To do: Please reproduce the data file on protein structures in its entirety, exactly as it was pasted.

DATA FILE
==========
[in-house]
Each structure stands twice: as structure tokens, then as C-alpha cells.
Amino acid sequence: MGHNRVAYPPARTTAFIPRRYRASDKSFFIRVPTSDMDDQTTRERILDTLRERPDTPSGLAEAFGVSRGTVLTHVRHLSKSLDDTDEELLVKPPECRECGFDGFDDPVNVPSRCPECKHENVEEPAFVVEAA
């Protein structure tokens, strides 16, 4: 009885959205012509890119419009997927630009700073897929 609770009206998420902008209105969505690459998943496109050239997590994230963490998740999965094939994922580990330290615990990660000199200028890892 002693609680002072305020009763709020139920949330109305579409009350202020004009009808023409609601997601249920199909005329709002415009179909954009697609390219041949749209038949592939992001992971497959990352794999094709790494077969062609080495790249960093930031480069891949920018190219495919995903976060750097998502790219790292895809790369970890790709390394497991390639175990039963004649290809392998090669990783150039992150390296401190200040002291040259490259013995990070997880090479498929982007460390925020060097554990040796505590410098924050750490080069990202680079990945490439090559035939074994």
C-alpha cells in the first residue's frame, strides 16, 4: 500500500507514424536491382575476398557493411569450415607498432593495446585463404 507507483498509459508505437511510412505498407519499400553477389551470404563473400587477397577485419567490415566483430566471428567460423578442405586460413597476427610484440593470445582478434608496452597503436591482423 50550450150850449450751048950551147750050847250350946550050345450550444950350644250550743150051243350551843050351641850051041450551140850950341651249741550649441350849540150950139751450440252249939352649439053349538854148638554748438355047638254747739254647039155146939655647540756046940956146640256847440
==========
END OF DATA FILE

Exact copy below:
[in-house]
Each structure stands twice: as structure tokens, then as C-alpha cells.
Amino acid sequence: MGHNRVAYPPARTTAFIPRRYRASDKSFFIRVPTSDMDDQTTRERILDTLRERPDTPSGLAEAFGVSRGTVLTHVRHLSKSLDDTDEELLVKPPECRECGFDGFDDPVNVPSRCPECKHENVEEPAFVVEAA
């Protein structure tokens, strides 16, 4: 009885959205012509890119419009997927630009700073897929 609770009206998420902008209105969505690459998943496109050239997590994230963490998740999965094939994922580990330290615990990660000199200028890892 002693609680002072305020009763709020139920949330109305579409009350202020004009009808023409609601997601249920199909005329709002415009179909954009697609390219041949749209038949592939992001992971497959990352794999094709790494077969062609080495790249960093930031480069891949920018190219495919995903976060750097998502790219790292895809790369970890790709390394497991390639175990039963004649290809392998090669990783150039992150390296401190200040002291040259490259013995990070997880090479498929982007460390925020060097554990040796505590410098924050750490080069990202680079990945490439090559035939074994």
C-alpha cells in the first residue's frame, strides 16, 4: 500500500507514424536491382575476398557493411569450415607498432593495446585463404 507507483498509459508505437511510412505498407519499400553477389551470404563473400587477397577485419567490415566483430566471428567460423578442405586460413597476427610484440593470445582478434608496452597503436591482423 50550450150850449450751048950551147750050847250350946550050345450550444950350644250550743150051243350551843050351641850051041450551140850950341651249741550649441350849540150950139751450440252249939352649439053349538854148638554748438355047638254747739254647039155146939655647540756046940956146640256847440